Written by TV


When I heard that Channel 4 had commissioned a new series where people attempt to go “on the run” and outwit a crack team of trained hunters, I knew I’d have to watch. I’ve always been a sucker for these shows. Although not all quite the same, this follows in the footsteps of programmes such as Treasure Hunt, The Interceptor (not the recent BBC1 series), Wanted (with Richard Littlejohn), Mantracker (can you escape a Canadian cowboy?), Born Survivor, and Lost (not that one but the Channel 4 gameshow in which sometimes incredibly annoying contestants had to race to get back to London from somewhere in the world).

What all these shows have is the randomness of going anywhere in an artificially constrained grid, and a level of artifice that television demands. The show has to be a format, and it has to come in on budget and with a set number of episodes.

I think the aims of Hunted are quite lofty – explaining the level to which we have become a surveillance state with CCTV, automatic number plate recognition, and just ourselves essentially agreeing to being tracked by our mobile phone operators or the operating systems themselves.

The difficulty is that in reality, only the state truly has access to this kind of data. Sure, some tabloid reporters hacked some mobile phones, and I’ve no doubt “social engineering” has been used to find out who a car numberplate is registered to or whatever, but we know that when a TV show tries to replicate things, they have to basically make things up.

In Hunted, 14 contestants are spread across six episodes, either individually or in pairs. They go on the run at an hour’s notice, although they’ve obviously applied to be on the show and presumably don’t have employers expecting them in work when they’re told the starting gun has been fired. Instantly then, they’re in a rush, packing rucksacks with belongings and grabbing the provisions that they think they’ll need. They’re each accompanied by a camera operator, although additional camera teams do seem to be around to shoot different angles. Their “grid” is limited to the British Isles.

But we know there must be compromises. Their phones are supposedly monitored – but that must mean that information is volunteered when they’re called. We know that the production company doesn’t have CCTV access, so in the first episode the CCTV was simply replicated by a camera crew who obviously knew the contestants’ whereabouts. (The programme’s website notes that this is what they’ve done). Presumably too, the production team feed the team of hunters the locations of vehicles for number plate tracking. The website explains that a second ex-policeman sits between the production team and the hunters deciding what information they would have available. So it’s all a fiction really.

The hunters themselves are all supposedly world class experts. They’re introduced to sound very important with lots of them tangentially involved in things like the 7/7 bombings or Al Qaeda. I don’t doubt that they do have those skills, but it always feels like we’re being oversold on them. They’re available to make a TV series rather than track terrorists after all. Then there are the pick-up teams driving around completely inconspicuous black SUVs. They always seem to be remarkably close by even though there aren’t all that many of them and the country is quite big. I strongly suspect that editing makes some supposed close calls look a lot closer than they might be.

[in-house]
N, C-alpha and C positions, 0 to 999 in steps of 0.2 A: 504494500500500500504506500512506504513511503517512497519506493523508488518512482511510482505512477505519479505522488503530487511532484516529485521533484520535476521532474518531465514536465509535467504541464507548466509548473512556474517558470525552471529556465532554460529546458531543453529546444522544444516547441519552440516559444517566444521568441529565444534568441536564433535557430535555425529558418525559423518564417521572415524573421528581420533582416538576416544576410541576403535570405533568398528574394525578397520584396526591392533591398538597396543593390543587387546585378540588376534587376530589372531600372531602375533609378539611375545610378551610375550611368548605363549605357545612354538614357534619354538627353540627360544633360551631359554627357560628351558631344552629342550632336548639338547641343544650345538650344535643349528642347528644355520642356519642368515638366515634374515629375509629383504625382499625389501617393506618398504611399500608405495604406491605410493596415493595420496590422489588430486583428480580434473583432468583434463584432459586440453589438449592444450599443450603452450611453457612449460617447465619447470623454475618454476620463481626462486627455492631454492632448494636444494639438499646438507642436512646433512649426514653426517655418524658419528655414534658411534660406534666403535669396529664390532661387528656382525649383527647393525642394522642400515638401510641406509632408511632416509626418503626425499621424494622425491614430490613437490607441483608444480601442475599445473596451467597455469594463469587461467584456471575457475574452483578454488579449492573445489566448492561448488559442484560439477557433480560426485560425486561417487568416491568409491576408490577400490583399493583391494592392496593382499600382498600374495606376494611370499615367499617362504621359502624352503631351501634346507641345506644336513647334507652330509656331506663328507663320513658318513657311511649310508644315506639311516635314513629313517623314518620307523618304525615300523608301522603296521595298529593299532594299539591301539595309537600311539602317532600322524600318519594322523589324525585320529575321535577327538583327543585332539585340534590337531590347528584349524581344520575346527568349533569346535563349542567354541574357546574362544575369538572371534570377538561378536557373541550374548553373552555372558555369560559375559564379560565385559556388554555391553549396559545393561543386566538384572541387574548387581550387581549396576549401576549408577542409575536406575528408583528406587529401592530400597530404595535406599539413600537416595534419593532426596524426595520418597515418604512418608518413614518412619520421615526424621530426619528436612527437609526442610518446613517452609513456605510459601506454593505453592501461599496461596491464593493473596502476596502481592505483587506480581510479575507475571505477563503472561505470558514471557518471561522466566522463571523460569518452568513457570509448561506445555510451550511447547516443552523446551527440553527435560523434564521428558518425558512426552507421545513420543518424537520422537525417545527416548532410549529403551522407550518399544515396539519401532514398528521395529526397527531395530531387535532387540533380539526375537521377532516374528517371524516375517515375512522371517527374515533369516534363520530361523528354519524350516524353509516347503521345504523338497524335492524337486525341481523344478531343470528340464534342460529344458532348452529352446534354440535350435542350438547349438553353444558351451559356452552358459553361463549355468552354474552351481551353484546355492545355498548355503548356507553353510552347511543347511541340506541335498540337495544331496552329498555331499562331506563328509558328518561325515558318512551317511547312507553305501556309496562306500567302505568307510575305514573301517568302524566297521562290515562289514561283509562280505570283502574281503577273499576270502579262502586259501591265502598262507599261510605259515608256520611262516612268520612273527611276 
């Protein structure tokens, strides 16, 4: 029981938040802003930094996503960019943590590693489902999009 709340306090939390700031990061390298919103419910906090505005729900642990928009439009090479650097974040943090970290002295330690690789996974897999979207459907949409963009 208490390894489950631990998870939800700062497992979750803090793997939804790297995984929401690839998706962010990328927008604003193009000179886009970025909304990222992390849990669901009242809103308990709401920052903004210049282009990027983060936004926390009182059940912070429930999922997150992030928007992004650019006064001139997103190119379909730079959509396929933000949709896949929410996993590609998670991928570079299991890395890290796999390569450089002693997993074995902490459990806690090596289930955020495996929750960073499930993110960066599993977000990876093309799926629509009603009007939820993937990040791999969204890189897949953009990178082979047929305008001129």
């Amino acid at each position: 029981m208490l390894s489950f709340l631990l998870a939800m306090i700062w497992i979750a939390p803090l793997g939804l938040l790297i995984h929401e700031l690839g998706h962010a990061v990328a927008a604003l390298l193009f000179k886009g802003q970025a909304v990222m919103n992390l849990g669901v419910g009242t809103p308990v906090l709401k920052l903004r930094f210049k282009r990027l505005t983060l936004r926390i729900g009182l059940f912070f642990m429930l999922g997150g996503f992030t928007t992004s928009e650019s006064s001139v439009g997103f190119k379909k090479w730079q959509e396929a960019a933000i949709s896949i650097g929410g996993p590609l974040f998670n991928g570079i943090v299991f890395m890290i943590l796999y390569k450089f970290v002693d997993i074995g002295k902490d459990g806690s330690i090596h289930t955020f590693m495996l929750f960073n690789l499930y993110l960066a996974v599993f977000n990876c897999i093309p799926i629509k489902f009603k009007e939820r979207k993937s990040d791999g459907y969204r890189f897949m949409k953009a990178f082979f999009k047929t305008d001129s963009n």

Contestants seem to have agreed to having their computers, tablets and social media hacked. But they don’t seem to use two factor authentication on their accounts, and end up leaving obvious clues in their search histories. Incognito browsing anybody? And in the first episode, everyone seemed to decide that going “up north” was the best thing to do, often going to places that they know even though surely anyone could work out if you’ve lived somewhere in the past. (I’m not saying I wouldn’t have headed north myself, but I’m aware you can get lost in a city too.)

They also seem to have agreed to having homes “broken into,” although I did wonder if I spotted a night-for-day shot, and I assume that in reality back doors were left open and they might as well have switched on the lights and let the intruders not mess around pretending people were sleeping upstairs.

There’s lots of pacing around and gruff “police talk” in the “undisclosed location” where everything is being handled from. I assume that the “undisclosed location” is either an office for hire, or a TV studio dressed to look like an office. I strongly suspect that it’s not in Gherkin as all the exterior shots led us to believe.

I’m probably being a little unfair on the series, as it entertained me enough. The trouble is that many of us understand how television works and its constructed. Even if we’ve not worked in it ourselves, the veil has been lifted. And in something like this, we need a real understanding of how it was produced. You can’t just claim that you’re tapping a phone just because you’re making a so-called factual TV series.

I do however like the fact that the kind of surveillance we live under every day is getting a public airing. At the start, the chief hunter, Brett Lovegrove, former Head of Counter Terrorism for the City of London Police, explained why the information authorities collected was essential. While the first contestant, a doctor, explained that he was doing this because he hated the surveillance state so much.

I’ll stick with the series, although I could do with less of Emily who keeps undermining her team-mate by making phone calls home that instantly mean they have to go on the move again.

And finally, did C4’s deputy head of documentaries really get credited as a “Bourne Specialist”?